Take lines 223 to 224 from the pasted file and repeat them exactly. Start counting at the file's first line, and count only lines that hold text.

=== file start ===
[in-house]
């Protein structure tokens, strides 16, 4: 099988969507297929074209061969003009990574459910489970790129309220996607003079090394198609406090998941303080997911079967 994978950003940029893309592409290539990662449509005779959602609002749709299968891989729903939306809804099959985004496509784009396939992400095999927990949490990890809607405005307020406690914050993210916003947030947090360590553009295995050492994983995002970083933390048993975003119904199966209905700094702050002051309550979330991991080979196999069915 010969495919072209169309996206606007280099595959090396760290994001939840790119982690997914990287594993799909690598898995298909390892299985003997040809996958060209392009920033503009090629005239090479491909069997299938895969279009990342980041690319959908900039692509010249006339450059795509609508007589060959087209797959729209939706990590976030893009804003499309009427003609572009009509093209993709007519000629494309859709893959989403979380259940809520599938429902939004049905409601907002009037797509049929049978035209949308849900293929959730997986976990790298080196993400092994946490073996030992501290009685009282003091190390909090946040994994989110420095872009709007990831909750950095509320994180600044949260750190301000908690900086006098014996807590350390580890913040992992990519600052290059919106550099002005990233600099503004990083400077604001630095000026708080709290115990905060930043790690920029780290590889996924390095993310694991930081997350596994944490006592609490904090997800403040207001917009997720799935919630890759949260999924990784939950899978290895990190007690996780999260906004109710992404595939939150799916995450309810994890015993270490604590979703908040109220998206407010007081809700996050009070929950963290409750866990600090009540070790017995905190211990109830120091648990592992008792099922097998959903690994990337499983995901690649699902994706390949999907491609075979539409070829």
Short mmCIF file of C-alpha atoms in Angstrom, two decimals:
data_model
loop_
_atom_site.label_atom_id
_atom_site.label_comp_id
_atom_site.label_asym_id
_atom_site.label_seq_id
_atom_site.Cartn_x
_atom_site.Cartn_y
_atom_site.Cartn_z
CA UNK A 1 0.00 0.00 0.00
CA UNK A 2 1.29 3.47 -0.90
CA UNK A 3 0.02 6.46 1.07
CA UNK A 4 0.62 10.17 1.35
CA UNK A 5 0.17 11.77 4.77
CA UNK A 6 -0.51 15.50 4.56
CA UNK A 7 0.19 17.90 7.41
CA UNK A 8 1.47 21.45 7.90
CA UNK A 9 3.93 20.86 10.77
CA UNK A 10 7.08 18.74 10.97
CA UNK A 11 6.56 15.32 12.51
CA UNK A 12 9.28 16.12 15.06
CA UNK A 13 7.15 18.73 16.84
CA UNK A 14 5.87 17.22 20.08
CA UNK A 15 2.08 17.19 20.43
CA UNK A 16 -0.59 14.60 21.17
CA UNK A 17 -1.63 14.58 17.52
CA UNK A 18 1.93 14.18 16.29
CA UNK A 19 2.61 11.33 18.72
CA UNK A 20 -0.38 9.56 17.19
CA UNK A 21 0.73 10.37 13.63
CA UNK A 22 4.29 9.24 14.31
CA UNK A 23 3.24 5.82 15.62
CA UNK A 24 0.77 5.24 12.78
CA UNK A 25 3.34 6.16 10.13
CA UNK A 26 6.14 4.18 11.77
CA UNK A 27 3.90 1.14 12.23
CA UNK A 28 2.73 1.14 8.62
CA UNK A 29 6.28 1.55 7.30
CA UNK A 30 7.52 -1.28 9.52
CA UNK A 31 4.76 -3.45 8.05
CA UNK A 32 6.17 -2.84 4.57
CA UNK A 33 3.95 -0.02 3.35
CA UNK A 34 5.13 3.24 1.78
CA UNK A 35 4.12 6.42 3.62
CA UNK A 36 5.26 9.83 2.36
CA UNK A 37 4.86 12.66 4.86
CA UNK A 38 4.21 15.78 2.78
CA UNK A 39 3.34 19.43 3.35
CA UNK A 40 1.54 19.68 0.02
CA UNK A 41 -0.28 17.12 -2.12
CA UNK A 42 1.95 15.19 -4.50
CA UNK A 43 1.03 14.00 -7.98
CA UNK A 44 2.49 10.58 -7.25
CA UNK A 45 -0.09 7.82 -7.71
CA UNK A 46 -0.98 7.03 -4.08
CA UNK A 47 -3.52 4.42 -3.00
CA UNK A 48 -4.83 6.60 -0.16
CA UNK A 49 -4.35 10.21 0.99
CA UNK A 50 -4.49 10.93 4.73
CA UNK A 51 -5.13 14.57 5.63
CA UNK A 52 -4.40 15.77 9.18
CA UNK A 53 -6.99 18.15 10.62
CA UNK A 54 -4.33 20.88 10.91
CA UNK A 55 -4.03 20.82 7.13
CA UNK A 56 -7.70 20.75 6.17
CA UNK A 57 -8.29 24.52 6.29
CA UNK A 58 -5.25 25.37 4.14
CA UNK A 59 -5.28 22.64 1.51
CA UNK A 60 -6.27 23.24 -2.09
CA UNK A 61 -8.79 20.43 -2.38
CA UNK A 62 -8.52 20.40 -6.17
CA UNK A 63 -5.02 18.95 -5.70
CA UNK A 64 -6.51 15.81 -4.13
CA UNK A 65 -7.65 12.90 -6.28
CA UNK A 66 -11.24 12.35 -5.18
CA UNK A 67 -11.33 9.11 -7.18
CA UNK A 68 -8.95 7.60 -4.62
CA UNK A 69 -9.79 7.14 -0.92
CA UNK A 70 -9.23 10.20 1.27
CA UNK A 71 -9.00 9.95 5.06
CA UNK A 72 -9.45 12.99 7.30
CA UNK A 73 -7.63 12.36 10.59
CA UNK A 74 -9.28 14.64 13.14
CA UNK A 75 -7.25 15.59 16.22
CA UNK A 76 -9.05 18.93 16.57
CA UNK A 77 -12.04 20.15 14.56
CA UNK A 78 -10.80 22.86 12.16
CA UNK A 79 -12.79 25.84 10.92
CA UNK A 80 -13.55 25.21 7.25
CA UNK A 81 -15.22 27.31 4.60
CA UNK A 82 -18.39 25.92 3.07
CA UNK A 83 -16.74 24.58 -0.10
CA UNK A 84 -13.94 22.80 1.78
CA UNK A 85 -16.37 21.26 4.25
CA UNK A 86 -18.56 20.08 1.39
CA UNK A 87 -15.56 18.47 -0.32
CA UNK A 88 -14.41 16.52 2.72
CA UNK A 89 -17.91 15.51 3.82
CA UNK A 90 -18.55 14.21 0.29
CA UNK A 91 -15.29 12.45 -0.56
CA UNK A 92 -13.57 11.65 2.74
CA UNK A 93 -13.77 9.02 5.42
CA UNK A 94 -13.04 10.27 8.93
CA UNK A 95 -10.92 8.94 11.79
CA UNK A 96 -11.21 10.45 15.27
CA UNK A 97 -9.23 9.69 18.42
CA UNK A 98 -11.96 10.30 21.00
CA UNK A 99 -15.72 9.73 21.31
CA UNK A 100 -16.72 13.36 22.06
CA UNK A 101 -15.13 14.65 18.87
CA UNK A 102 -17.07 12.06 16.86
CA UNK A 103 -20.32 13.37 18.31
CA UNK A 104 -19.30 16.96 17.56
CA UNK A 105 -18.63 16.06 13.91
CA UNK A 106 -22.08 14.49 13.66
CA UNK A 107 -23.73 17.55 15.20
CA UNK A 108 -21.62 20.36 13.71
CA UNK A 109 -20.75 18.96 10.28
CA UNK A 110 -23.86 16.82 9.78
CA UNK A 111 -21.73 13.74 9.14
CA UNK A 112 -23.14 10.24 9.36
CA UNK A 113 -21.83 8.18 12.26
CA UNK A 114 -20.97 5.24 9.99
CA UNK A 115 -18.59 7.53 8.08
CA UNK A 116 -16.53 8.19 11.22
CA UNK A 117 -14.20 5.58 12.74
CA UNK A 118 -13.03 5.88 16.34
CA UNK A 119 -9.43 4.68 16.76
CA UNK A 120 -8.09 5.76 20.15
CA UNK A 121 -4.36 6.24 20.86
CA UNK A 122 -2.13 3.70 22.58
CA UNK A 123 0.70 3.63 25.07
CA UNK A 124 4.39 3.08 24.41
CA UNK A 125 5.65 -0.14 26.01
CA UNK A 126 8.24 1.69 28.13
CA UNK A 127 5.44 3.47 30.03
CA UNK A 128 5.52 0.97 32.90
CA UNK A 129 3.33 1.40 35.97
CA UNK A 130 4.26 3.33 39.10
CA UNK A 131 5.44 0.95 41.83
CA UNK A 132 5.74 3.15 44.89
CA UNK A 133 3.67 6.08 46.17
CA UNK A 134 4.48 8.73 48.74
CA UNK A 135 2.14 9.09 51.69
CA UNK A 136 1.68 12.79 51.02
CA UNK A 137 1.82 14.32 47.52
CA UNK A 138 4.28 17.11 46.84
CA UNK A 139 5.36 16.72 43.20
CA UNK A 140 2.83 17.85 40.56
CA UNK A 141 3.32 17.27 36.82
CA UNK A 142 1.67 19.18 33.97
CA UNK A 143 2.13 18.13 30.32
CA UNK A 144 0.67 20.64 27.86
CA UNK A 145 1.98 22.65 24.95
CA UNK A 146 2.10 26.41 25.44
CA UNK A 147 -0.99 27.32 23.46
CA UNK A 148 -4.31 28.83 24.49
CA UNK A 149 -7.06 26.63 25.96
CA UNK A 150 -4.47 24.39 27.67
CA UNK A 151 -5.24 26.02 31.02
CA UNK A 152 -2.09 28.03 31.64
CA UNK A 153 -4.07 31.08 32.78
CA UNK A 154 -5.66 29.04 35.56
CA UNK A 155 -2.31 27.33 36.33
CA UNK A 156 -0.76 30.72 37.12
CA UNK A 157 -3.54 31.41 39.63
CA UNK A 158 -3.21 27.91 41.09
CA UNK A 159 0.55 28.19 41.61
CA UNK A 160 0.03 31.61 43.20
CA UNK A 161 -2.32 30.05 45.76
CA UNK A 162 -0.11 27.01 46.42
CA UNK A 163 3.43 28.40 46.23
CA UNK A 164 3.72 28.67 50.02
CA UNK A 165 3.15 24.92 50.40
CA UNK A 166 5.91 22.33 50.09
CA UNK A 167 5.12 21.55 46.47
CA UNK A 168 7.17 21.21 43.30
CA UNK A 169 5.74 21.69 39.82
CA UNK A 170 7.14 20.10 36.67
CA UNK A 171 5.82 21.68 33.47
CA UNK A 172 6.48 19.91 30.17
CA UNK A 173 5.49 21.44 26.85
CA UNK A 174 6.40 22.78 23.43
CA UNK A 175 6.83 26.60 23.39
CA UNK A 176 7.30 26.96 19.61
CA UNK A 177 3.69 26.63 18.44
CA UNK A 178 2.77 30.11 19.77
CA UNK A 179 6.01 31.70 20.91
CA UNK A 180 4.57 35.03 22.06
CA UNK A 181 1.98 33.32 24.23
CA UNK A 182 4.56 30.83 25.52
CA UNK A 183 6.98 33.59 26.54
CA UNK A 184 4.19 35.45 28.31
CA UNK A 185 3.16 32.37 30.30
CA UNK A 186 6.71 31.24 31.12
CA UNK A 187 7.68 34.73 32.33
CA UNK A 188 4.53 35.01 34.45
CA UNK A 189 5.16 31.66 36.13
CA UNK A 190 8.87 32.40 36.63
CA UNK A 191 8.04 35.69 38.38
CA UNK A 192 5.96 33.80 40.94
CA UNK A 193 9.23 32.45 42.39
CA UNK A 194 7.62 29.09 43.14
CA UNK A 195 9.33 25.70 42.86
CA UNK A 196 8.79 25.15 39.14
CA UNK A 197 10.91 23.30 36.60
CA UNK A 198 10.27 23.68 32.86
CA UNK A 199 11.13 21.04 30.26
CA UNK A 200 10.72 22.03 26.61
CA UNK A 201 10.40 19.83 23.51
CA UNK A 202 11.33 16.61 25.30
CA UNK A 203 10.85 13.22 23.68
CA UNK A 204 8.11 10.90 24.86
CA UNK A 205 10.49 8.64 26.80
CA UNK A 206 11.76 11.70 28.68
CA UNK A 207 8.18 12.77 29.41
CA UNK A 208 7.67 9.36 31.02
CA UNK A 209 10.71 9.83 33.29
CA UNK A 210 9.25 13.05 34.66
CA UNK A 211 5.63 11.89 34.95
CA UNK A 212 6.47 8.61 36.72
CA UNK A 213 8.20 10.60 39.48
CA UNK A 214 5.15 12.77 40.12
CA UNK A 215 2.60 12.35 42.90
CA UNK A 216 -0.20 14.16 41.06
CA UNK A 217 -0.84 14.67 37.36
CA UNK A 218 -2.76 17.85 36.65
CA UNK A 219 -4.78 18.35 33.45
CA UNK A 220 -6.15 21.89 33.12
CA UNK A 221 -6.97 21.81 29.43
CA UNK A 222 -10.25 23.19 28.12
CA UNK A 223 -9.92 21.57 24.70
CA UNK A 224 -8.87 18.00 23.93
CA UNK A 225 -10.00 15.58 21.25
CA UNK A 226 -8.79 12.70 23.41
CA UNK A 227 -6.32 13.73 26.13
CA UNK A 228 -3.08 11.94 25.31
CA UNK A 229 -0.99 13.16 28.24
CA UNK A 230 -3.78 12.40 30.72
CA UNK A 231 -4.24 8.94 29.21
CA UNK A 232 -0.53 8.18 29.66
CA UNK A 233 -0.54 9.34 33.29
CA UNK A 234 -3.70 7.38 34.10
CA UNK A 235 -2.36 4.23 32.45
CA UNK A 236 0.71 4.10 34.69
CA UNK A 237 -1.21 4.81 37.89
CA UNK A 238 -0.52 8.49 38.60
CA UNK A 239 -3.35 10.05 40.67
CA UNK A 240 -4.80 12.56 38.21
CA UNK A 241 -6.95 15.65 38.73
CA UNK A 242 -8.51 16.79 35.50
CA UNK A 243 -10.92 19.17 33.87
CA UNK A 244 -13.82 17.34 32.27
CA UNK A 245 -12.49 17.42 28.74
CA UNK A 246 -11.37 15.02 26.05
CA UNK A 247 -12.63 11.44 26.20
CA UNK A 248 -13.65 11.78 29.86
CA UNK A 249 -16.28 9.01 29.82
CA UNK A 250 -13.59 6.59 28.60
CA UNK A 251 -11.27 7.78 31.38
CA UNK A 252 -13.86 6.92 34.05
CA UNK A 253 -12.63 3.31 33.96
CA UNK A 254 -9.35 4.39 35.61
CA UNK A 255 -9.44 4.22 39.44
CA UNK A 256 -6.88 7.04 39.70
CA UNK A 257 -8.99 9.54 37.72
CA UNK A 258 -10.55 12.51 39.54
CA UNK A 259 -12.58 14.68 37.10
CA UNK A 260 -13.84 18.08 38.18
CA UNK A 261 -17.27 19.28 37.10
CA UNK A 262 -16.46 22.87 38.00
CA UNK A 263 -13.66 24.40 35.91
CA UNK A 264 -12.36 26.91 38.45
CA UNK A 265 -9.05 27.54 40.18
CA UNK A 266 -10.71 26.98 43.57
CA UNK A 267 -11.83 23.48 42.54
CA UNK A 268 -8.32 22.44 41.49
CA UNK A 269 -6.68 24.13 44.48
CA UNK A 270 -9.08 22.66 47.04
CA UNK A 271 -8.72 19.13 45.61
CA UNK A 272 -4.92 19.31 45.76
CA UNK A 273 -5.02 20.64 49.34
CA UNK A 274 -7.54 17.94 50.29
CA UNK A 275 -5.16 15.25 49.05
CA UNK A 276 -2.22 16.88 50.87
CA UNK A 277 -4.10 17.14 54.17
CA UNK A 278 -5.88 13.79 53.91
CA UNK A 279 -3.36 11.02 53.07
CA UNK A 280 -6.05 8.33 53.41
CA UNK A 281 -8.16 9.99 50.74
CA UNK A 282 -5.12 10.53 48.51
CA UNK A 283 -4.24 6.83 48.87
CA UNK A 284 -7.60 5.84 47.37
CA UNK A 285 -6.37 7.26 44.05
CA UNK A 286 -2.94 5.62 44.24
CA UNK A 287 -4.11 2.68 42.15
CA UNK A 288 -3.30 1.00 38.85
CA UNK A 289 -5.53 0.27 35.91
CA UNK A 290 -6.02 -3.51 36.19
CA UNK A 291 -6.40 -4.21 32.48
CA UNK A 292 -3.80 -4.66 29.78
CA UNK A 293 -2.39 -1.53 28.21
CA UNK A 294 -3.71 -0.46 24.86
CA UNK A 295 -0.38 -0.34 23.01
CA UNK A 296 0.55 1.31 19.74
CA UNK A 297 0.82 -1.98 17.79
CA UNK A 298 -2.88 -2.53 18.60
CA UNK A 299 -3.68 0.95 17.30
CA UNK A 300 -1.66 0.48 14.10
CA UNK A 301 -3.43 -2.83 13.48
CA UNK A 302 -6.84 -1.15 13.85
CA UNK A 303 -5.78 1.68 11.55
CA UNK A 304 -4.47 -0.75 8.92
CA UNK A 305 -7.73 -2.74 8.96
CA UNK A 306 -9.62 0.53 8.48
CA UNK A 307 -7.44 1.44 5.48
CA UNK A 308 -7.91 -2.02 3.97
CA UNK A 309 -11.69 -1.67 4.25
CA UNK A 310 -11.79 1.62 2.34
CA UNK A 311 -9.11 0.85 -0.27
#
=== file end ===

CA UNK A 211 5.63 11.89 34.95
CA UNK A 212 6.47 8.61 36.72